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cumstances necessarily entail a considerable amount of journeying to and fro, both in one's own country and not infrequently in other lands as well. Such quasi-compulsory travelling is not invariably a delight; often indeed, especially to the elderly cleric who has outlived the youthful love of adventure, it is an unmitigated nuisance. In some cases, no doubt, the essential difference between travelling for pleasure and travelling on business is much the same as the distinction made by the philosophical small boy between fun and work: "Fun is work that you haven't got to do, and work is fun that you've got to do." A little sane optimism, such as should characterize all clerics, not only makes a virtue of necessity but knows how to transform a task into a pleasure, a necessary journey into a delightful outing.
As for the personal behavior, deportment, usual practice, or general conduct most congruous to the travelling priest, opinions thereon will probably differ as widely as do individual characters and temperaments. Every one will admit that a cleric's attitude towards his travelling companions may sin in either of two ways: it may be too indiscriminately hail-fellow-well-met, or too reserved, standoffish, and repellent. The proper attitude lies, as all will agree, midway between these extremes; and, on the whole, there is perhaps less danger of a priest's manifesting undue affability than of his holding himself too much aloof from those into whose company circumstances have thrown him. Apropos of sociability or friendliness in travellers, there is in one of Scott's novels a paragraph
which, apart from its autobiographical interest, is worth while thinking about. "For ourselves," writes Sir Walter, "we can assure the reader-and perhaps if we have ever been able to afford him amusement, it is owing in a great degree to this cause that we have never found ourselves in company with the stupidest of all possible companions in a post-chaise, or with the most arrant cumbercomer that ever occupied a place in the mail-coach, without finding that, in the course of our conversation with him, we had some ideas suggested to us, either grave or gay, or some information communicated in the course of our journey which we should have regretted not to have learned, and which we should be sorry to have immediately forgotten." Substitute smoking-car and steamer-deck for post-chaise and mail-coach, and the foregoing will serve as an accurate account of the experience of many a traveller, clerical and lay, since Sir Walter's time, of every traveller indeed who combines with ordinary culture a modicum of practical philosophy and cheerful common sense. Civility in one's intercourse with travelling companions, readiness to be addressed by and to converse with those in whose society we are to make a journey of hours or days, a geniality that knows how to dispense on occasion with the formality of a ceremonious introduction-these are qualities which, if not natural to a priest, should in our opinion be acquired by him if he is desirous of either deriving full benefit from his travels or improving the opportunities of doing good which his travelling affords him.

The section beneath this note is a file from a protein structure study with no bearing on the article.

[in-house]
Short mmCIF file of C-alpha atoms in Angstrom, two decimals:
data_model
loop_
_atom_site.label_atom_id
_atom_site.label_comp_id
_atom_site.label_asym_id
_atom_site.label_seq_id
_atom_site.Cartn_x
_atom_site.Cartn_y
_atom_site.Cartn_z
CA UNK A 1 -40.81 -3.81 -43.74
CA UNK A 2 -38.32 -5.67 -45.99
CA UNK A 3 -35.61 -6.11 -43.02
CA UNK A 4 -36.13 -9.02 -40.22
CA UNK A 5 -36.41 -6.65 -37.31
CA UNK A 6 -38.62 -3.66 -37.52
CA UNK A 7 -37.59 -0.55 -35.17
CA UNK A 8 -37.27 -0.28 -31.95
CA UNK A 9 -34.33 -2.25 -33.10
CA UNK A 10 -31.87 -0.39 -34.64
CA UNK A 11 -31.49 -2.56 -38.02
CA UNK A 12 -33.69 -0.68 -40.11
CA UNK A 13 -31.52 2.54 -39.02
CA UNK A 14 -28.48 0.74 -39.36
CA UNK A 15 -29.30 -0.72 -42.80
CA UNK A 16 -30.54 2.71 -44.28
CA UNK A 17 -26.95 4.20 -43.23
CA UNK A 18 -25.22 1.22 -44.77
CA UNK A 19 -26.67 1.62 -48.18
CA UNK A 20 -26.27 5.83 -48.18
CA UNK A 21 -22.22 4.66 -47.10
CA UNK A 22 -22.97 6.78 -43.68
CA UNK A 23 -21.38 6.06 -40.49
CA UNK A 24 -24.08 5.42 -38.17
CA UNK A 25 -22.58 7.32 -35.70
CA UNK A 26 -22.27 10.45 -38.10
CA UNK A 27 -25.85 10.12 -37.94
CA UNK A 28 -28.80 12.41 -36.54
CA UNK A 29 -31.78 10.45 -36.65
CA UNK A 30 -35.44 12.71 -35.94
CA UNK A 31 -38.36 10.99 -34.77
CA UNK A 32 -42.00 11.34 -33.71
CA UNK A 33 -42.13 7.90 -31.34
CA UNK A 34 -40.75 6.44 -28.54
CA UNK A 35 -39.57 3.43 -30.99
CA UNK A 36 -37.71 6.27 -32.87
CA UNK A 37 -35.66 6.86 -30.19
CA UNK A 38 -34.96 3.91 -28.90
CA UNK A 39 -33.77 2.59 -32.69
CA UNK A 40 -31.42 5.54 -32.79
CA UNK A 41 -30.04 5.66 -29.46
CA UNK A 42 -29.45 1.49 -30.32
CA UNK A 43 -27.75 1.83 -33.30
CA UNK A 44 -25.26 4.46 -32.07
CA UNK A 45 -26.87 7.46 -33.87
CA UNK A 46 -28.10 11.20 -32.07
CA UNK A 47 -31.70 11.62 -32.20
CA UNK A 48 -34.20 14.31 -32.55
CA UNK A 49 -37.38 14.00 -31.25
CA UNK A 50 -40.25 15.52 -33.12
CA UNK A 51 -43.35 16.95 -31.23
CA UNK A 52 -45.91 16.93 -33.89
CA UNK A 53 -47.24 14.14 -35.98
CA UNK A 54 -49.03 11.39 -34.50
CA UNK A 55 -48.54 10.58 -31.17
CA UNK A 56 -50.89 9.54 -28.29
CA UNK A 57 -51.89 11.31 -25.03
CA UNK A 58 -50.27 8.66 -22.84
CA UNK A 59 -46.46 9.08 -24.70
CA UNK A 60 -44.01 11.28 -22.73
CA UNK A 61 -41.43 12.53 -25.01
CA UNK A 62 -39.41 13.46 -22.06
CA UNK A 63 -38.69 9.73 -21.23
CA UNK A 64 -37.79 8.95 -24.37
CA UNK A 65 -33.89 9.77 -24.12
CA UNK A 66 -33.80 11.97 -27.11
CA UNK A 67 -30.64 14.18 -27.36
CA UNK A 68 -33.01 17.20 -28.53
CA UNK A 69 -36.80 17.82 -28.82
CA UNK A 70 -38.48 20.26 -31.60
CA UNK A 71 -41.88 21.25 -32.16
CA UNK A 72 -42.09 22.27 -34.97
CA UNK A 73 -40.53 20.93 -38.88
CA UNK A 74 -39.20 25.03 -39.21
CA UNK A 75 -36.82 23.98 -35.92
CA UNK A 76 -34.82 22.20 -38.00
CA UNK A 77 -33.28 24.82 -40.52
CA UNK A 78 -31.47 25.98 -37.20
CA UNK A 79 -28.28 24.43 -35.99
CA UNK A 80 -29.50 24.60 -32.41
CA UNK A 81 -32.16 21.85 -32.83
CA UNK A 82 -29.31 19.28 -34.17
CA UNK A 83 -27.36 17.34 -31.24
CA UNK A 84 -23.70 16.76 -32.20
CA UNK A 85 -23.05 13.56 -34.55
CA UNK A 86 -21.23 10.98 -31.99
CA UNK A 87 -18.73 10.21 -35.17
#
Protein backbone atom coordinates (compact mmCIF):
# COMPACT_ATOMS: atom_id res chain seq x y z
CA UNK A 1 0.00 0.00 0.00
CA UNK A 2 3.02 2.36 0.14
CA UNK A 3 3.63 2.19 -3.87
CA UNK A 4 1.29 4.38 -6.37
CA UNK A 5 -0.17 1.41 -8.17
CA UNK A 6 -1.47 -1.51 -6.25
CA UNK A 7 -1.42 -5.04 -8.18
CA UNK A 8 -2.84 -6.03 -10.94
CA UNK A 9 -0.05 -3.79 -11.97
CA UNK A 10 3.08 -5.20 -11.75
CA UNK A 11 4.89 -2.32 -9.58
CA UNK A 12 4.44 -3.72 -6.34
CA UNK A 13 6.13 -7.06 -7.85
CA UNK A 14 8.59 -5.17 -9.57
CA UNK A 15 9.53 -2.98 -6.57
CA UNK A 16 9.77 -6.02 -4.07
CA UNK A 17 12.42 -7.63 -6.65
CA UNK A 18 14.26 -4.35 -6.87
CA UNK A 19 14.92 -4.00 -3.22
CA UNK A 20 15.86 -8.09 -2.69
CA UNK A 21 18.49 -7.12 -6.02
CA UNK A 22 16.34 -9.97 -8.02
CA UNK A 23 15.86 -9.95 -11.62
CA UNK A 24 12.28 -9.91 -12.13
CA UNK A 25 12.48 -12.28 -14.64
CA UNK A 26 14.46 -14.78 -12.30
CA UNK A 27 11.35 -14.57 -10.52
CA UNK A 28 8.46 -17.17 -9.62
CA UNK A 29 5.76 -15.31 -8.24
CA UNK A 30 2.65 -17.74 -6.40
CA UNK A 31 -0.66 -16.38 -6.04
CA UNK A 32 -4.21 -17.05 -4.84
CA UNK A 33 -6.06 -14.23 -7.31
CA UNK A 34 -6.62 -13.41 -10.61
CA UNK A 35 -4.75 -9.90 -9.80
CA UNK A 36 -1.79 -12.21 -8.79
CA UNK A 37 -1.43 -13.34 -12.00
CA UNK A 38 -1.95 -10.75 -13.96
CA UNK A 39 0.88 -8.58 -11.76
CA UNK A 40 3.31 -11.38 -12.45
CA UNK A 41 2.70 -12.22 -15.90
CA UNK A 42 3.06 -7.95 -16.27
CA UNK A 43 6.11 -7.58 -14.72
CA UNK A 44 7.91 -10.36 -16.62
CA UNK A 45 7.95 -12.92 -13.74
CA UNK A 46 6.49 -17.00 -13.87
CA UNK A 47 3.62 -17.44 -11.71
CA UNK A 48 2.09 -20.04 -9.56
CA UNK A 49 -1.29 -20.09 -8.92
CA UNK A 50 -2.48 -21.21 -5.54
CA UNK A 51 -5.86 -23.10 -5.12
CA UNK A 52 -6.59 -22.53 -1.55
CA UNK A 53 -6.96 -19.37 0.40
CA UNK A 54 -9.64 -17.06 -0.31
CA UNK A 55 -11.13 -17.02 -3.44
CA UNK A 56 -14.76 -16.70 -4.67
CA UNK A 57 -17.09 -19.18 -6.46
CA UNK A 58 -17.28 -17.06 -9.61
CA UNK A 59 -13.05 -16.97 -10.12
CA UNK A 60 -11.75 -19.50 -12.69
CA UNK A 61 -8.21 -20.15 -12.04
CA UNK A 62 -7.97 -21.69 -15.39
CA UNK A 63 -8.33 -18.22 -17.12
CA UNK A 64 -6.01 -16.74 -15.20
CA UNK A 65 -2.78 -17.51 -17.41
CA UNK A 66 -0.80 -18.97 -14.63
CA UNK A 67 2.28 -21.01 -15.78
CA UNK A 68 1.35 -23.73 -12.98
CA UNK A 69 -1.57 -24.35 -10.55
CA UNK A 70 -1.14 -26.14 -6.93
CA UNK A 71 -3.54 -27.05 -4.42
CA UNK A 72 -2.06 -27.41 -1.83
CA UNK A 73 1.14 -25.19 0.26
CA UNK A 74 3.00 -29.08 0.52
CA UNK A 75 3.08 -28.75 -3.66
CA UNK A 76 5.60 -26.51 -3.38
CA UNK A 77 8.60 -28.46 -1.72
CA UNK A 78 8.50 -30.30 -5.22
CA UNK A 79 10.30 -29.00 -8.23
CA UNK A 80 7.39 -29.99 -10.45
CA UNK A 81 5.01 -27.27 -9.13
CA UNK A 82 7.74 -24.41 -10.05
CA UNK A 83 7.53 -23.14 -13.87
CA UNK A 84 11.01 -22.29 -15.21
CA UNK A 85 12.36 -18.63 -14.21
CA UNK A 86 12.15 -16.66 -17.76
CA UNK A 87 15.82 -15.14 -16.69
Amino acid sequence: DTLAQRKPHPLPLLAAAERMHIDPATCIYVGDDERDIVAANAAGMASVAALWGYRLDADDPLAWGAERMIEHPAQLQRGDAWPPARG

It may be quite unnecessary, but it can do no harm, to remark that one of the dangers of travelling, at least for the laity, is a tendency to consider one's self more or less emancipated from the strict letter of the law regulating the correctness and moral propriety of one's normal life. Even the clergy, perhaps, or at least the younger members of that body, may profitably take to heart the lesson conveyed in the following paragraph from a secular moralist: "There is nothing that a man can less afford to leave at home than his conscience or his good habits; for it is not to be denied that travel is, in its immediate circumstances, unfavorable to habits of self-discipline, regulation of thought, sobriety of conduct, and dignity of character. Indeed, one of the great lessons of travel is the discovery how much our virtues owe to the support of constant occupation, to the influence of public opinion, and to the force of habit; a discovery very dangerous, if it proceed from an actual yielding to temptations resisted at home, and not from a consciousness of increased power put forth in withstanding them." Needless to say, the doctrine set forth in this quotation conflicts in no way with what has been asserted above concerning the advisability of a travelling priest's showing himself affable and courteous. His conscience and good habits are not at all involved in his avoiding brusqueness or churlishness of manner, or in his cultivating pleasantly genial relations with the circle in which for the time being he is moving.